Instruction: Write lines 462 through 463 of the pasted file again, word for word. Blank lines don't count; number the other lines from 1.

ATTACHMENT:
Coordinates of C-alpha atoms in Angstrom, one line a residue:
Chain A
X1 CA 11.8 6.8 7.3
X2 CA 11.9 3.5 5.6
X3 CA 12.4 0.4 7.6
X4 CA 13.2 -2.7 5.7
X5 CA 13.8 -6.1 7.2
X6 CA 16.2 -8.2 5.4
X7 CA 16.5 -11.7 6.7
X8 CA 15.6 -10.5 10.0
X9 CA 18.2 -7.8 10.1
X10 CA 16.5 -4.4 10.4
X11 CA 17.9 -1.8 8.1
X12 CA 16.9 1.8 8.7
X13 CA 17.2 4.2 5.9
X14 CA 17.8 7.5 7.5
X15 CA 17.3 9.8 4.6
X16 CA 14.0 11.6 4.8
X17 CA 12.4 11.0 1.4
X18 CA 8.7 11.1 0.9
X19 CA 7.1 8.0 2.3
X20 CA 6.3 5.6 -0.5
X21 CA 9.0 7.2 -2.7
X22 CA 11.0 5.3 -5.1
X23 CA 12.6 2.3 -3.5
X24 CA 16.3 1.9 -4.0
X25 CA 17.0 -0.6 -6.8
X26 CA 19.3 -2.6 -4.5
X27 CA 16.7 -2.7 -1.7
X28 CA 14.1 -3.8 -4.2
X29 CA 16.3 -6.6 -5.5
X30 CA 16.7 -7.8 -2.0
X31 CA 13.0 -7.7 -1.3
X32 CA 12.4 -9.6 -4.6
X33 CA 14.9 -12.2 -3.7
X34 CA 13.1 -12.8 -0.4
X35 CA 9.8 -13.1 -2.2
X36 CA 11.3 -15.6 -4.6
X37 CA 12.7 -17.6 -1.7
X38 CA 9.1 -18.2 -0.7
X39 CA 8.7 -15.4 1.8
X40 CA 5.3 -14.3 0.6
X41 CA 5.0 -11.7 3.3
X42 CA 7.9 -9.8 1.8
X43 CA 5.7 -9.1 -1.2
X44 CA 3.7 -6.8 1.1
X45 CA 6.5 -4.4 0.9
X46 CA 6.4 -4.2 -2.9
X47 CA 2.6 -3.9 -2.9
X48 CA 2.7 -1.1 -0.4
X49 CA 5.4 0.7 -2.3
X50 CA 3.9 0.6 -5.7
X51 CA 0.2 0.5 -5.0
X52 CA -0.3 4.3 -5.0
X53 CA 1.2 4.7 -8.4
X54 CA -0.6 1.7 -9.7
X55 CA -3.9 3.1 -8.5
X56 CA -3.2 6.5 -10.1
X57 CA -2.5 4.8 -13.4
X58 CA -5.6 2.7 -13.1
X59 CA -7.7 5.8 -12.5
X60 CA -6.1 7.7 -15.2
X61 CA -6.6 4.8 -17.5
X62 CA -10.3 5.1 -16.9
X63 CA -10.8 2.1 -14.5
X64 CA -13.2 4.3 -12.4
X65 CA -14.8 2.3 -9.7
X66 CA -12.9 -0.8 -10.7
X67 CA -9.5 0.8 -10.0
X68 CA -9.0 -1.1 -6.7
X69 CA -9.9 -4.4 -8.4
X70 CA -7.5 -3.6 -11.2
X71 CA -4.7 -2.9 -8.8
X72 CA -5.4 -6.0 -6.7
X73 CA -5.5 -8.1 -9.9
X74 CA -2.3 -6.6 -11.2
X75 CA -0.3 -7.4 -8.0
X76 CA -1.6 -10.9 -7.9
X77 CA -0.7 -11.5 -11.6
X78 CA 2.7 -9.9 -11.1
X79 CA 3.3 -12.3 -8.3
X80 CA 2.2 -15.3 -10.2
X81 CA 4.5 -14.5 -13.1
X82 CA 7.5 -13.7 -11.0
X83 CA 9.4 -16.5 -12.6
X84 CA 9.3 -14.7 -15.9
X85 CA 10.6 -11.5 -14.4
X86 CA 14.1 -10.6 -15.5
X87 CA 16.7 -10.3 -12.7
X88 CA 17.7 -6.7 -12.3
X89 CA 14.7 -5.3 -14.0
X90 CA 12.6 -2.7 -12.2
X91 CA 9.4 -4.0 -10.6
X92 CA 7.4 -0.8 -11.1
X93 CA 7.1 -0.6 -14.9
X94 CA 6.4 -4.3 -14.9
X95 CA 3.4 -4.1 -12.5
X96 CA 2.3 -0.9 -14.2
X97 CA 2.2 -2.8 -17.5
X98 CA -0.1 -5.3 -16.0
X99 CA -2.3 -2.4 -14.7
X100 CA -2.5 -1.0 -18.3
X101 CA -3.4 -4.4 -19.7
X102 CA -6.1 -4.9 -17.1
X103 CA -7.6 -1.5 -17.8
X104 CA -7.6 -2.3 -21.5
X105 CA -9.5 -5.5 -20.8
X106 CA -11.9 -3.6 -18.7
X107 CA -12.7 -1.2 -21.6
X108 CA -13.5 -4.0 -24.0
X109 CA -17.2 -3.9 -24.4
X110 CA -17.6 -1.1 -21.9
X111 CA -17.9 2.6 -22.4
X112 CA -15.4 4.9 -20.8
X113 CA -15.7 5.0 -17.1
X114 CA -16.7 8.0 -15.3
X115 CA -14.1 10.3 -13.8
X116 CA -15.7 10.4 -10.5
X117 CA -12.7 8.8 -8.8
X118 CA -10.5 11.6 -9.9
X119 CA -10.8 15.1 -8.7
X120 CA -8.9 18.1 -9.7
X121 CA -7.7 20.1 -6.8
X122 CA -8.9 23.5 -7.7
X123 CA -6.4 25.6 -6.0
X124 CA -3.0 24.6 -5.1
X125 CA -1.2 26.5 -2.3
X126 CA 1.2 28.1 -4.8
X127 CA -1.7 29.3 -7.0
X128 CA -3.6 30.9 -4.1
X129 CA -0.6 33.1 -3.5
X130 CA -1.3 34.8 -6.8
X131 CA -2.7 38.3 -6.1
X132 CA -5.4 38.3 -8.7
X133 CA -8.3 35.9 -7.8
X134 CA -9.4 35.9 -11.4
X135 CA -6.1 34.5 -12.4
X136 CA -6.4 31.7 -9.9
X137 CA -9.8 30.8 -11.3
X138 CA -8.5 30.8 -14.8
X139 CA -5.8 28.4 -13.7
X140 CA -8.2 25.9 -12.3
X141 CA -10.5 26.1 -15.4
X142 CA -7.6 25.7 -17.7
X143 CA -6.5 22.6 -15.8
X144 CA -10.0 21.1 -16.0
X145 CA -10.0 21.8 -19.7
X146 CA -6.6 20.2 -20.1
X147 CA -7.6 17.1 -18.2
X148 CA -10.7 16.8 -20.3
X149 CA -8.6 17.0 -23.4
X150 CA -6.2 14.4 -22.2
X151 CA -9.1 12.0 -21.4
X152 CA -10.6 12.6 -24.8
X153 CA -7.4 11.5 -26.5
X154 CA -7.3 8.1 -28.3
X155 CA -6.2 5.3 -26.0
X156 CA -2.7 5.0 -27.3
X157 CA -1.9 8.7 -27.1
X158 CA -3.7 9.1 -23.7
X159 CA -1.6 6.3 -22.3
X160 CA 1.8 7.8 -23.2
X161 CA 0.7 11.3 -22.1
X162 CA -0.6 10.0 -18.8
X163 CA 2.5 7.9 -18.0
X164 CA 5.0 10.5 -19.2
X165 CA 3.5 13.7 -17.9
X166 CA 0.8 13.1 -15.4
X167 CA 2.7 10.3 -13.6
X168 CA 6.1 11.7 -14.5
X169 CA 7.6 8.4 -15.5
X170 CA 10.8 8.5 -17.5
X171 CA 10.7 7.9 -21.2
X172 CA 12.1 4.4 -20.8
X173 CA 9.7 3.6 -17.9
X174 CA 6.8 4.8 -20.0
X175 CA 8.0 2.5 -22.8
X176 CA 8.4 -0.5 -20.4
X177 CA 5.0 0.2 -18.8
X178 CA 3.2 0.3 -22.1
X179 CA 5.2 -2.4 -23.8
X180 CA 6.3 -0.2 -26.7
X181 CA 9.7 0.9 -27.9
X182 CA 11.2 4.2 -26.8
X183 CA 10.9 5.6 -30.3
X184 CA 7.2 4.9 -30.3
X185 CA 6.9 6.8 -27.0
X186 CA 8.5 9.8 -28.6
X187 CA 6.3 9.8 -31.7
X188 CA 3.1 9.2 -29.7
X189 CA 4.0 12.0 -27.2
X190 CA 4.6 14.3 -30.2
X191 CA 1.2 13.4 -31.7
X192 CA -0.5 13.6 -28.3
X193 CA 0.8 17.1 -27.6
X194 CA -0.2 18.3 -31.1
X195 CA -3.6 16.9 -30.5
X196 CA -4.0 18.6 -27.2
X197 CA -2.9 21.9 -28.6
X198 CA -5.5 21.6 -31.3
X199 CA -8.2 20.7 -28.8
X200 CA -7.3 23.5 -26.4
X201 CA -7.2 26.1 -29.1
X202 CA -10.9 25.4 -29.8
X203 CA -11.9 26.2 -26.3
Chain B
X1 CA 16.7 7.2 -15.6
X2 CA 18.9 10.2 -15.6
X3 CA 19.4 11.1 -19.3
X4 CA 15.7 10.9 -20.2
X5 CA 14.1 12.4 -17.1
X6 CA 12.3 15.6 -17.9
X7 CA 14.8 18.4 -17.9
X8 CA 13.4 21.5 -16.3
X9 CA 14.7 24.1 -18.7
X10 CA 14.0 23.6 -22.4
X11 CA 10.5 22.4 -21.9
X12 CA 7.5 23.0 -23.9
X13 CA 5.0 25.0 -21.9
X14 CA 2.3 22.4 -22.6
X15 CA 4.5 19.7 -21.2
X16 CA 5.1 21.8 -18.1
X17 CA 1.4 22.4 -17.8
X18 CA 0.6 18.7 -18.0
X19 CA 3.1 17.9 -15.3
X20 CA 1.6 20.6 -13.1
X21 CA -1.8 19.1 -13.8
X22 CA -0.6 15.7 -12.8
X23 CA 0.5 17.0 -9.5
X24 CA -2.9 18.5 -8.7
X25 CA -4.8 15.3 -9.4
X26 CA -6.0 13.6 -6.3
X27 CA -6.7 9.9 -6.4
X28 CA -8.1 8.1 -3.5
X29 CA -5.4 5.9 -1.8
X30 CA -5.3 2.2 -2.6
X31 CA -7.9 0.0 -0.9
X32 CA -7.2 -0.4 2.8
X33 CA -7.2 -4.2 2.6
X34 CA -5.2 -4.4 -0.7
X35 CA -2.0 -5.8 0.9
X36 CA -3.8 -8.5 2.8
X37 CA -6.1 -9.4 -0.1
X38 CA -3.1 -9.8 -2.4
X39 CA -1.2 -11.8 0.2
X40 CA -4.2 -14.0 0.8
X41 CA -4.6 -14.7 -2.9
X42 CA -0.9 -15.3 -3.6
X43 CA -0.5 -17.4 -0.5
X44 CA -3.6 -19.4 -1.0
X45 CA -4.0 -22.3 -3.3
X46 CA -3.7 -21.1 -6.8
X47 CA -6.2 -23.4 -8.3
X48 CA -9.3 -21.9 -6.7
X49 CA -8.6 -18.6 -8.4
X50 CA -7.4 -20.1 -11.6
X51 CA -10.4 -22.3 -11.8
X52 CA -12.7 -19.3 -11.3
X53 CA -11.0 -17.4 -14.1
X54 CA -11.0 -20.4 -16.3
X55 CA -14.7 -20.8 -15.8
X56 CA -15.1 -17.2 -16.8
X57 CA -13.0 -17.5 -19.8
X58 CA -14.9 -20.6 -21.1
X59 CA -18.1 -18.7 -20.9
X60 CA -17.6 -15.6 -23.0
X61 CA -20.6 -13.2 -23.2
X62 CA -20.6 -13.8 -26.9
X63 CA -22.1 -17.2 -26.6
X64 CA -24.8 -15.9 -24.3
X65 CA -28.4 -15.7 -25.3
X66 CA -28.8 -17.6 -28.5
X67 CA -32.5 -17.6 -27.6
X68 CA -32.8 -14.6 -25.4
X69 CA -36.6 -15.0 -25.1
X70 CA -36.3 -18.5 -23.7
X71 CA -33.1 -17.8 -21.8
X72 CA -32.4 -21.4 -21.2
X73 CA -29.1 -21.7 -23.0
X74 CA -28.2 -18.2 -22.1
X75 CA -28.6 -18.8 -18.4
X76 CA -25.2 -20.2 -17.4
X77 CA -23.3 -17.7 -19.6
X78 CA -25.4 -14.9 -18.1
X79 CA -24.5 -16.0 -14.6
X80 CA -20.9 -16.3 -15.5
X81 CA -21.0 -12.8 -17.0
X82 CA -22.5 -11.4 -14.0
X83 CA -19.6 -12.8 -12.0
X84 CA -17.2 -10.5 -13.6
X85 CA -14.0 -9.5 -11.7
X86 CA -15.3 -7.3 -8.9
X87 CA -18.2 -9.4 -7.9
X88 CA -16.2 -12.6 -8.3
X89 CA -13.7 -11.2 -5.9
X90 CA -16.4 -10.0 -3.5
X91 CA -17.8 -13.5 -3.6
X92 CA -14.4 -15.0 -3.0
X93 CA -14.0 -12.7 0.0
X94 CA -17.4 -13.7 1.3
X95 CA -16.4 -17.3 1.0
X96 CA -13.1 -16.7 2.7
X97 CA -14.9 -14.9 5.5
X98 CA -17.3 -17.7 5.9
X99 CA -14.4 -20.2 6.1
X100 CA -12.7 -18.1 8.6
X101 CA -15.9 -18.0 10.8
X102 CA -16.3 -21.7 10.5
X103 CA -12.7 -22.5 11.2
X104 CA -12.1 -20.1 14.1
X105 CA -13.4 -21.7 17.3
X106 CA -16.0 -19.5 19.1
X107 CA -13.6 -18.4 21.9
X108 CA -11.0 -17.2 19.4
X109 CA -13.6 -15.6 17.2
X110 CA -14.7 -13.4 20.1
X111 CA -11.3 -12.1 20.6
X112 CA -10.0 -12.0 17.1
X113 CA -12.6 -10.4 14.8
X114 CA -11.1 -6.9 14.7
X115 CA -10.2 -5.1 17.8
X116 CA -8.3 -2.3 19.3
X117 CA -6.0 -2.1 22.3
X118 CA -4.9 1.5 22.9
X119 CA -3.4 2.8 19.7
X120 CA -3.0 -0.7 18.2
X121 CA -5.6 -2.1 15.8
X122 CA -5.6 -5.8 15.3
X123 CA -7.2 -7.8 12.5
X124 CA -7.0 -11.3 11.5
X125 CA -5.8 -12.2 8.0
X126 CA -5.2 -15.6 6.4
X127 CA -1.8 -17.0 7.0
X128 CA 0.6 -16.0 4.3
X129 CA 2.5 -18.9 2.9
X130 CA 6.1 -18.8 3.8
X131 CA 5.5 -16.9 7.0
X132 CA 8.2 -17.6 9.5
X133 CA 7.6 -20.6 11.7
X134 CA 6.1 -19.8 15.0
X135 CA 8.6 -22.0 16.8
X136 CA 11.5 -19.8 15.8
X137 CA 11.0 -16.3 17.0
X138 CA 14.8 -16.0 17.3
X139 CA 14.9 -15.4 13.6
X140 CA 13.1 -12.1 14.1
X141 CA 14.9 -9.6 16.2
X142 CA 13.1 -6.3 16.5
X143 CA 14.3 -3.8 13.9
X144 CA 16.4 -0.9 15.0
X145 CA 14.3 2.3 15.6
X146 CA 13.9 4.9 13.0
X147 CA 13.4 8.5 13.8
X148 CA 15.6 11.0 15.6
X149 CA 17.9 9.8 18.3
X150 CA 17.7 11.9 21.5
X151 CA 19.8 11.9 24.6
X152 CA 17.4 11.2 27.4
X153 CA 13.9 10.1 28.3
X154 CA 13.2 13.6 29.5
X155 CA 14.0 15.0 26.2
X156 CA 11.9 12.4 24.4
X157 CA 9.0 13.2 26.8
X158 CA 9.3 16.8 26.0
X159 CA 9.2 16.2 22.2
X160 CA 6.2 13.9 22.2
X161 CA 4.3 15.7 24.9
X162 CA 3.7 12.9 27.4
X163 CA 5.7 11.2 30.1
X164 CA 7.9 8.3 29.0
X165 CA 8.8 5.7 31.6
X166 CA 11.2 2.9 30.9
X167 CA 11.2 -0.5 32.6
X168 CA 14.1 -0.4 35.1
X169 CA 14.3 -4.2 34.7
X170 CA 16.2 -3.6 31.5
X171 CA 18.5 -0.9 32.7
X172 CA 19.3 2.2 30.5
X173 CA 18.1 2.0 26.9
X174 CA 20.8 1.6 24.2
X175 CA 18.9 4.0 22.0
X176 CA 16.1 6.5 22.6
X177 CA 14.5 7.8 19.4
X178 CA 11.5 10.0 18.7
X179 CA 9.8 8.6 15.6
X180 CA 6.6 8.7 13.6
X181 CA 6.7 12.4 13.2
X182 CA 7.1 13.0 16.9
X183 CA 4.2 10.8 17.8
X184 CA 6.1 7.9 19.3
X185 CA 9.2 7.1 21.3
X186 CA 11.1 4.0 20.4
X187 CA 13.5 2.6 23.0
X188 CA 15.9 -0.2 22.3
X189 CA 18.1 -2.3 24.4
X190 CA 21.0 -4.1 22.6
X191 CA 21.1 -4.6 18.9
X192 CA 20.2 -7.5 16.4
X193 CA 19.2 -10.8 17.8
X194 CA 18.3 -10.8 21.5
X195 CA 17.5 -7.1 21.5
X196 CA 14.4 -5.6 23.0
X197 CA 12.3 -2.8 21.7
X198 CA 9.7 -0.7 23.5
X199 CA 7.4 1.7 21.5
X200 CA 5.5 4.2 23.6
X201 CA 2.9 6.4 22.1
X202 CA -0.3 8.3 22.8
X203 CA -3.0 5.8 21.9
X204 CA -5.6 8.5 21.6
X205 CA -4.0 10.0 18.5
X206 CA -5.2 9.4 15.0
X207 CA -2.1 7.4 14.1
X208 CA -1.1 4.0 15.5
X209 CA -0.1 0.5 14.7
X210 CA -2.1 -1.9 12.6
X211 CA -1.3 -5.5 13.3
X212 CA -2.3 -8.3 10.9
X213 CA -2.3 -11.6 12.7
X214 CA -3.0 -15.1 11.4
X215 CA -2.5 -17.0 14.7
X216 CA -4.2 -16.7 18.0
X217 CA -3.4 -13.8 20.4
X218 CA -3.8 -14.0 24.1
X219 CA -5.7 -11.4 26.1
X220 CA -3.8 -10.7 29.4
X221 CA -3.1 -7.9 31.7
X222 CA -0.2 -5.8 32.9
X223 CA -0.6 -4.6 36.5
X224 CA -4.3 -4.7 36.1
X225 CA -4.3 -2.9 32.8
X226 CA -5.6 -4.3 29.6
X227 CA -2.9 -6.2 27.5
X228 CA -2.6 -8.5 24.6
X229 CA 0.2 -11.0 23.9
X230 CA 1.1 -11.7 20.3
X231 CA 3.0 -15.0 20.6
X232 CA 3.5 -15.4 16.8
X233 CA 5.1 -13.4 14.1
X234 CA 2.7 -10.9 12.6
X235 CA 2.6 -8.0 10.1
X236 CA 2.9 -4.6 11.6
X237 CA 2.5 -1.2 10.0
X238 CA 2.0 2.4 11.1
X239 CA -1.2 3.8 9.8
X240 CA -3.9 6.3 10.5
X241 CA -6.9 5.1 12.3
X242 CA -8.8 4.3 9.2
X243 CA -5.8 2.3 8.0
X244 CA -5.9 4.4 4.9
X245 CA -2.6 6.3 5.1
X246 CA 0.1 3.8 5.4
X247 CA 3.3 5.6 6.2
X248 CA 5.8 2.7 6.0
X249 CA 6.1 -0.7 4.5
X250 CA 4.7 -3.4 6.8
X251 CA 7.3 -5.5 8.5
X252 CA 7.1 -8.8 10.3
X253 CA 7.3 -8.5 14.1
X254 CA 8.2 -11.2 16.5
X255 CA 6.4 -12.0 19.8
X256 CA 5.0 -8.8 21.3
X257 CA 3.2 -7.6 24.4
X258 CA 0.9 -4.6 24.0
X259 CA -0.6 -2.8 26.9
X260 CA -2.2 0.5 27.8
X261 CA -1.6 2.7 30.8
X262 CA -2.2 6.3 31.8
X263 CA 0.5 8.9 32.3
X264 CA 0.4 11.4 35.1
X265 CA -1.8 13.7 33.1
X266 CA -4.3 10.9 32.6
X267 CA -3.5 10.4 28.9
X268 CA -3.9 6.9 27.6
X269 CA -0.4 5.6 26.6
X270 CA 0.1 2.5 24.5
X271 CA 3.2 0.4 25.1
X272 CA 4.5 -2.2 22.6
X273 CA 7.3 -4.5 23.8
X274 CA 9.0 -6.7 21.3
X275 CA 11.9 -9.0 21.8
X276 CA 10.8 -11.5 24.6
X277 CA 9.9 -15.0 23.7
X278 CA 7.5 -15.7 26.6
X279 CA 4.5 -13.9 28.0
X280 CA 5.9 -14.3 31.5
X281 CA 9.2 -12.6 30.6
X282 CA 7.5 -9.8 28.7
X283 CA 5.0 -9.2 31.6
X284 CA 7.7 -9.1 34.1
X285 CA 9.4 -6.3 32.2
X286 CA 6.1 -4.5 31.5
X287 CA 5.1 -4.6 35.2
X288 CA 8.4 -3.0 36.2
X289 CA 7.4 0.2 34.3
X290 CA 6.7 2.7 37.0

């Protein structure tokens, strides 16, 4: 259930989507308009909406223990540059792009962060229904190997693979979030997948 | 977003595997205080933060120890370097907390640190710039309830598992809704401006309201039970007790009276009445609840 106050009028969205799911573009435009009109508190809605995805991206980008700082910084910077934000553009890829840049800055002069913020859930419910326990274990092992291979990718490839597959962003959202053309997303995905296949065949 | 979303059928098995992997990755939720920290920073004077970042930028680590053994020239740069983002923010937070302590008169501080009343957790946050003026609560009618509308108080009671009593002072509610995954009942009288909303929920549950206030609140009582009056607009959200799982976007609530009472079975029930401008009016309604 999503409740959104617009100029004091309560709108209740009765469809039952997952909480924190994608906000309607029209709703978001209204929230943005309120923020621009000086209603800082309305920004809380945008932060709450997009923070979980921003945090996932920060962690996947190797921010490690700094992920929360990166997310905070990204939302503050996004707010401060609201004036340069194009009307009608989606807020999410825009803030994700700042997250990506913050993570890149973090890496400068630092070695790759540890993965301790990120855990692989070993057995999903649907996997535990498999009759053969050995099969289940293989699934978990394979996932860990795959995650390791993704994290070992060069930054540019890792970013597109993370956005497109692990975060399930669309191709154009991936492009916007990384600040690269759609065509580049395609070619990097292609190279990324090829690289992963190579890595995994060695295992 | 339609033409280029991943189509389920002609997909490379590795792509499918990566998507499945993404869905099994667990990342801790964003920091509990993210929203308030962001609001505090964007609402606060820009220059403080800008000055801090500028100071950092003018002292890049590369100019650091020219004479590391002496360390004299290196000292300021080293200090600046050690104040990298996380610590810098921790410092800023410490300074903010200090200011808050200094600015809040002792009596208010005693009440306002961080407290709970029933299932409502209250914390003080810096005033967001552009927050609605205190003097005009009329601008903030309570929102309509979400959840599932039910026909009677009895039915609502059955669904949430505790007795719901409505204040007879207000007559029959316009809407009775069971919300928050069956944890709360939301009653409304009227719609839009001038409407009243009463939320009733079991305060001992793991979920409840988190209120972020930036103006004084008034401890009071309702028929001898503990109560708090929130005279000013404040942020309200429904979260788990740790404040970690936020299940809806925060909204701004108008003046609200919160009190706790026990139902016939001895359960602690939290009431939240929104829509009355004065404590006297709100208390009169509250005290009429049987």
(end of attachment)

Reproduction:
X256 CA 5.0 -8.8 21.3
X257 CA 3.2 -7.6 24.4